External links – Link juice is a term used by SEO specialists to communicate the increased authority granted to sites receiving lots of links from other sites. Although the benefit to your ranking will naturally come from other websites liking your content and deciding to link to it, you should always be linking to authoritative sites yourself; outbound links to toxic sites could see you penalised. Again, differentiate your anchor text, and make sure the reader can find value in whatever it is you’re linking to.

3. Include headings and sub-headings & use tags correctly

Large blocks of unbroken text are a big no-no in modern SEO. Just as your audience is likely to be disconcerted when confronted with a huge body of text, search engines also struggle to extract the main points of a long post with no discernible structure. An easy way around this is to incorporate headings and sub-headings into your content, as plenty of SEO experts, such as Yoast, recommend.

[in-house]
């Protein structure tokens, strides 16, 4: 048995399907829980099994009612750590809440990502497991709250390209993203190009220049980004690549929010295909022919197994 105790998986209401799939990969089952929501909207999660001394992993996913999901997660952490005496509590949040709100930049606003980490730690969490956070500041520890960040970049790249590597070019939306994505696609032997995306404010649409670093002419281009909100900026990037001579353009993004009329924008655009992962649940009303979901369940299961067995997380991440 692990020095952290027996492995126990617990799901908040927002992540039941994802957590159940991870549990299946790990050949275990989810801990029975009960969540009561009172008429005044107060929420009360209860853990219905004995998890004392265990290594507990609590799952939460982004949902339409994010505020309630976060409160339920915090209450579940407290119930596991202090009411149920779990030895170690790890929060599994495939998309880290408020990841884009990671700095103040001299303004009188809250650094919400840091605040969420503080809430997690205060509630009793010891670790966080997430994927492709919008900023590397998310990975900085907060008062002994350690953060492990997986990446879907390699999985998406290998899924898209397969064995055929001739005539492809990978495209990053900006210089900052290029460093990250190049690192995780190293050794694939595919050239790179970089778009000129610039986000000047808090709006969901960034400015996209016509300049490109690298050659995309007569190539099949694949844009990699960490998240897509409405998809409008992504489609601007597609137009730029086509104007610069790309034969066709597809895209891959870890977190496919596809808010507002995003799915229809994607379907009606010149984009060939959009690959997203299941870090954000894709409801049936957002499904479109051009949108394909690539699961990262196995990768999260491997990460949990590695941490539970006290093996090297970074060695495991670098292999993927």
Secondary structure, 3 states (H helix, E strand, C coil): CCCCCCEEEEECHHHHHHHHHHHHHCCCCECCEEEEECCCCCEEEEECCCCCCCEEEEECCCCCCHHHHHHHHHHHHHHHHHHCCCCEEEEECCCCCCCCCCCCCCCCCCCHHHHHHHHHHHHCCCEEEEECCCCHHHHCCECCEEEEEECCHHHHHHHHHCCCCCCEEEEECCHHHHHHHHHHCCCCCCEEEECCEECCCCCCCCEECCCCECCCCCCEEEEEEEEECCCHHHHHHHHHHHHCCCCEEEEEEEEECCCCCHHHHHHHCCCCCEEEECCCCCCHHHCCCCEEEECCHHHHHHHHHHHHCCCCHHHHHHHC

Headings and sub-headings are a useful way of including variations of your key search terms, enabling people to find your site, but again, you should ensure that any titles you do include are relevant to the copy itself and guide the reader through your content. Header tags should also be used correctly – Google itself recommends “multiple heading sizes in order to create a hierarchical structure for your content” – which, if you’re using HTML, involves you knowing the difference between H1 and H6 tags.

4. Aim for longer posts